Authors: Fabiana Alceste, Timothy Luke, Saul Kassin
Police must inform people of their Miranda rights when they are being questioned about a crime while “in custody”. Two experiments assessed what it means to be “in custody” from the perspective of both participants and observers. Participants were interviewed as witnesses or interrogated as suspects about an alleged theft that occurred in their presence; observers then watched videotapes of these sessions. Most participants—even those interviewed as witnesses, not suspects—felt as if they were in custody and were not free to leave. In contrast, observers perceived participants as free to leave while being interviewed but not when interrogated as suspects. These studies thus contradict assumptions made by U.S. courts about custody and, therefore, the protection that it is supposed to offer.
Author: Andrew C. Butler
Multiple-choice tests are commonly used to assess learning in education because they offer numerous advantages relative to other formats. Although these tests are tools for assessment, they can also be used to facilitate learning as the act of retrieving information strengthens memory for that information. This review article illustrates the consensus between the assessment and learning literatures in the best practices for creating and using multiple-choice tests.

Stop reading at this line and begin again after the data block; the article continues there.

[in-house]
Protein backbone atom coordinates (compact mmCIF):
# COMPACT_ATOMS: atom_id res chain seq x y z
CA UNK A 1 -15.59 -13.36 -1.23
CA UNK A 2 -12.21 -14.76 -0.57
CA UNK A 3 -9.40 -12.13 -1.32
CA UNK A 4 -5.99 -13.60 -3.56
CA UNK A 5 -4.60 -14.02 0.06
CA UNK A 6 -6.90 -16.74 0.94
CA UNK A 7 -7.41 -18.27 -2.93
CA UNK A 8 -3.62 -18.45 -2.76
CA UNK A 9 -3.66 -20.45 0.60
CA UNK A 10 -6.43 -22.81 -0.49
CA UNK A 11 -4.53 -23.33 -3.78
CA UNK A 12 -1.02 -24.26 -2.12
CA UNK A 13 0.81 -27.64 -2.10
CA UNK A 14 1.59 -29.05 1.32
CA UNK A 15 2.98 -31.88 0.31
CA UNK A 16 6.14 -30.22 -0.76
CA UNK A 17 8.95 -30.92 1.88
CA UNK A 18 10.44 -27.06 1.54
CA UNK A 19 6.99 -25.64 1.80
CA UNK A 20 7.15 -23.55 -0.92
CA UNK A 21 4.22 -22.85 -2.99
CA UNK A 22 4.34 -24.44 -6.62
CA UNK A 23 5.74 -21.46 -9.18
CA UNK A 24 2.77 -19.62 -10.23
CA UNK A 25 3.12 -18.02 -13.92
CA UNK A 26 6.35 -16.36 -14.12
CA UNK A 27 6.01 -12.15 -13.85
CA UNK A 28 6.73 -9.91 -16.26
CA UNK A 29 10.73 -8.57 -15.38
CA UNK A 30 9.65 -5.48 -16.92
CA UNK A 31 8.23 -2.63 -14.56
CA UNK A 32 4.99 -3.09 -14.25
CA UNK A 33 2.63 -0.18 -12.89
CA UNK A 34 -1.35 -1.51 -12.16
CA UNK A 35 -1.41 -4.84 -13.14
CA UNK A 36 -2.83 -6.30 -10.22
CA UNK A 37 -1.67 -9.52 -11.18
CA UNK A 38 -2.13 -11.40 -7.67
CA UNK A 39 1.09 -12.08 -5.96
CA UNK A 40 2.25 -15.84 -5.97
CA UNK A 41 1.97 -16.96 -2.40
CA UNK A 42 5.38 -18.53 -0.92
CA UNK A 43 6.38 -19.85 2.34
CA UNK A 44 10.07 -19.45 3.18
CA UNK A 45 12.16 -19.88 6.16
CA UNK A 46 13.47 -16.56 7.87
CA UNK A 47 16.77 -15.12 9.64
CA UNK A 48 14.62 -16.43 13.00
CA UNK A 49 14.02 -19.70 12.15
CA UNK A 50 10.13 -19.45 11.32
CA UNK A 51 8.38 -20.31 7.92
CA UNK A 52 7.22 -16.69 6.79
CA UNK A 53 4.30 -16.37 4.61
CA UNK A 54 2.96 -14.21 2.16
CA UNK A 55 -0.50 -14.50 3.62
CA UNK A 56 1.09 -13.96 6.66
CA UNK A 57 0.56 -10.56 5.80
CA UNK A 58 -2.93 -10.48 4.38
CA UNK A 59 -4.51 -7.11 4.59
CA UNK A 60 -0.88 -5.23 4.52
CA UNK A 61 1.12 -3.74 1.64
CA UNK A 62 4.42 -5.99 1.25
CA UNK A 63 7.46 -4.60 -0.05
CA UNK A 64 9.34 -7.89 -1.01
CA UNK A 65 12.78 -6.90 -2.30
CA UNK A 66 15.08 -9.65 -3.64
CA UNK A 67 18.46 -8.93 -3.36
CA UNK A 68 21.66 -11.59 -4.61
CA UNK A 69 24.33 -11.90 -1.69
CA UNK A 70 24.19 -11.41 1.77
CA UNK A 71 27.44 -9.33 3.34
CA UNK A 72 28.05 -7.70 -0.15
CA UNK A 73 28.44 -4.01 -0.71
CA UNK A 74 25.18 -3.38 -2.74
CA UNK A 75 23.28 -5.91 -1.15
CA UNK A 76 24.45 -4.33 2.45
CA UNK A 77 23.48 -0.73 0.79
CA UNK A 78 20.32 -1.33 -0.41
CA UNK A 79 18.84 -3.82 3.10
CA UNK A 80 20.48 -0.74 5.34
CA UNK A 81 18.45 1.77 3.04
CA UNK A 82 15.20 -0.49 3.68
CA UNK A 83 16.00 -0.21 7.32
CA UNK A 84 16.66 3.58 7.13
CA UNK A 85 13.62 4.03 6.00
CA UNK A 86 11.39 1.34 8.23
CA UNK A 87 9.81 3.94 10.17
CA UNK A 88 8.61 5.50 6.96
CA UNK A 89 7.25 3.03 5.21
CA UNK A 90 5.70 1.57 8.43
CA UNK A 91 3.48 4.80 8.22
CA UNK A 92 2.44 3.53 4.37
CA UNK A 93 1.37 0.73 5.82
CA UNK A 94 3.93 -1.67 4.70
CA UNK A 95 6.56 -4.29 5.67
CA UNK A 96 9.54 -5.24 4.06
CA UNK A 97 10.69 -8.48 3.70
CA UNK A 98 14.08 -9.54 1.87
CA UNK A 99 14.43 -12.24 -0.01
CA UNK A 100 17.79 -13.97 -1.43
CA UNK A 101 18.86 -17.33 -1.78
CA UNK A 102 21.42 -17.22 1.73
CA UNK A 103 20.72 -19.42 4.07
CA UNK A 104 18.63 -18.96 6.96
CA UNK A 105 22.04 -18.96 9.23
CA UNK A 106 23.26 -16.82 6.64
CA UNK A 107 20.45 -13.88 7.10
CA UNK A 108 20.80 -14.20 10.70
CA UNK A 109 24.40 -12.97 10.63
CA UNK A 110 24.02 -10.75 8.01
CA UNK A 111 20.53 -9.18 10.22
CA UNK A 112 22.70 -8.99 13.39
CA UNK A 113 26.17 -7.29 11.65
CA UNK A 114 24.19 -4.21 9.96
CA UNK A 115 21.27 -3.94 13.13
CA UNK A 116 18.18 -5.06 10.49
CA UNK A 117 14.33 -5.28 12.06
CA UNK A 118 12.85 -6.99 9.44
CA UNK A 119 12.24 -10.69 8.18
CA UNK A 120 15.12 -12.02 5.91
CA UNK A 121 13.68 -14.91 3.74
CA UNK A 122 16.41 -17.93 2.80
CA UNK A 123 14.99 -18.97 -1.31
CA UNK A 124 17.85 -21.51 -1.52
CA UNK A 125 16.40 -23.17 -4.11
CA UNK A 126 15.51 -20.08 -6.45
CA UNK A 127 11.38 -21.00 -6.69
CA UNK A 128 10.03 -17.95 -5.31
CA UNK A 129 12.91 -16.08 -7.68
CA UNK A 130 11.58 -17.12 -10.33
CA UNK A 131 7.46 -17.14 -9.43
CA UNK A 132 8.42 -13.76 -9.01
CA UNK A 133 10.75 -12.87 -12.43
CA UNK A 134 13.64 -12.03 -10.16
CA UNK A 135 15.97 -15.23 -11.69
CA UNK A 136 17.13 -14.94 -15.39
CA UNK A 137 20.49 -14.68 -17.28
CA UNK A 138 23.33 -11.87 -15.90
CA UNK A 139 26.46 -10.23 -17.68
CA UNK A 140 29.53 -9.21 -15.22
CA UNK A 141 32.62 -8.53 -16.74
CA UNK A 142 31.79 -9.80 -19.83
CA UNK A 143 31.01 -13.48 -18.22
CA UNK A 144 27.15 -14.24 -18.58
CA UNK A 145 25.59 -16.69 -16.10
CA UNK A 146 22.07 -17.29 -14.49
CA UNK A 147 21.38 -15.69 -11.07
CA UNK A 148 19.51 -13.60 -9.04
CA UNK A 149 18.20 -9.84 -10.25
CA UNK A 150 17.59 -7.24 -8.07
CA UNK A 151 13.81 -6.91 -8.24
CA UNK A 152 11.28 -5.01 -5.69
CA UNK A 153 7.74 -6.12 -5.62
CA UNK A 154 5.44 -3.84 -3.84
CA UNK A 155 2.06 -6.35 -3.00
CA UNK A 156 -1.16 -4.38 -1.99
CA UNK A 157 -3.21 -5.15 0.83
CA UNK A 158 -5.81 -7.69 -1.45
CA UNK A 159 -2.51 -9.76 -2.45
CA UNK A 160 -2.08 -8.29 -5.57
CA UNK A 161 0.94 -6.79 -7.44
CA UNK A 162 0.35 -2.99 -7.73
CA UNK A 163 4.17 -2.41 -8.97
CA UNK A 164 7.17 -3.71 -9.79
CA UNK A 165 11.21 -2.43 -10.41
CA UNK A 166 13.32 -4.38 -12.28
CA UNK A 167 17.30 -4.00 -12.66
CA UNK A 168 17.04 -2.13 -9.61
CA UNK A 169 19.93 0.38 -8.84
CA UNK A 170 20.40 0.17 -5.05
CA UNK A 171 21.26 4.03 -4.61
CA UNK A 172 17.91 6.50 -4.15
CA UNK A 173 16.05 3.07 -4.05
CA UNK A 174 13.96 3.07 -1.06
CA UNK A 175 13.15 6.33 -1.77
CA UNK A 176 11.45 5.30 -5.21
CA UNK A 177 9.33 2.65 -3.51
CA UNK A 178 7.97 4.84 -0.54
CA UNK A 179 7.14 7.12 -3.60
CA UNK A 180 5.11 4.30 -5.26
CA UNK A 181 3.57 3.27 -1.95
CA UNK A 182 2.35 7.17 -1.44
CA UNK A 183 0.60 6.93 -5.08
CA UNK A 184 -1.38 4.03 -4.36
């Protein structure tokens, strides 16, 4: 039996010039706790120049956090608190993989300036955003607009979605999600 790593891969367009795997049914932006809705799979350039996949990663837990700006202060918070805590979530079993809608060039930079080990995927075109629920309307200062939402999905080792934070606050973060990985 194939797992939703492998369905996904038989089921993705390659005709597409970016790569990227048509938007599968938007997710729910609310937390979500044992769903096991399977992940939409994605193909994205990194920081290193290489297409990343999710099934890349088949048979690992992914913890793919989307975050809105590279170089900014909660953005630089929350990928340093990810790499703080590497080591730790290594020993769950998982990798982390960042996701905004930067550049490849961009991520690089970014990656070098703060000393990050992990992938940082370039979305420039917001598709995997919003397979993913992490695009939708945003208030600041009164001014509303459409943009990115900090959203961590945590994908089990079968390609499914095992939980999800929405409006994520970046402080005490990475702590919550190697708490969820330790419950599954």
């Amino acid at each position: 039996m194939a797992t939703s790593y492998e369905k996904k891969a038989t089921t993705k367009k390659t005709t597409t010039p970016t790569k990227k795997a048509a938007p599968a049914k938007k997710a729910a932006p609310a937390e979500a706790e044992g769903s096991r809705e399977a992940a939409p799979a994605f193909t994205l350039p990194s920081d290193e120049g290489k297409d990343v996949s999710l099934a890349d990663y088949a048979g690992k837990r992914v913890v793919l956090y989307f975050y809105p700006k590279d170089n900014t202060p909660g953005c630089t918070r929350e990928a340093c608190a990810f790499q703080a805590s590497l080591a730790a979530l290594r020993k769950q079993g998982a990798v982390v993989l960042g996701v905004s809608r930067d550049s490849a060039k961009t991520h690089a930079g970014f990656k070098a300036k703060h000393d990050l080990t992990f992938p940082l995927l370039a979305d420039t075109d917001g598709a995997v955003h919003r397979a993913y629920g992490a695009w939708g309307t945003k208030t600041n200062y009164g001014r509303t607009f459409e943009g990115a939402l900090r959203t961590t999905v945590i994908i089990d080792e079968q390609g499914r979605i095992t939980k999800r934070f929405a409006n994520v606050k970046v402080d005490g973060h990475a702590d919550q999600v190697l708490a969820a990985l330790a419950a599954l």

Authors: Sheila Cunningham, Lynda Scott, Jacqui Hutchison, Josephine Ross, Doug Martin
When objects are owned by self (e.g., one’s own coffee cup), they are highly memorable because we prioritise information associated with ourselves. Two experiments tested whether this ownership effect can be applied in learning to improve 7-9 year old children’s memory. Children either chose cards depicting unusual shapes to own or were assigned their shape cards by the experimenter. The experimenter also chose or was assigned shapes to own, while other shapes remained un-owned. Children later recalled more of the self-owned shapes than those owned by the experimenter, or un-owned shapes. Educators should take advantage of ownership games because they could be used to support children’s learning.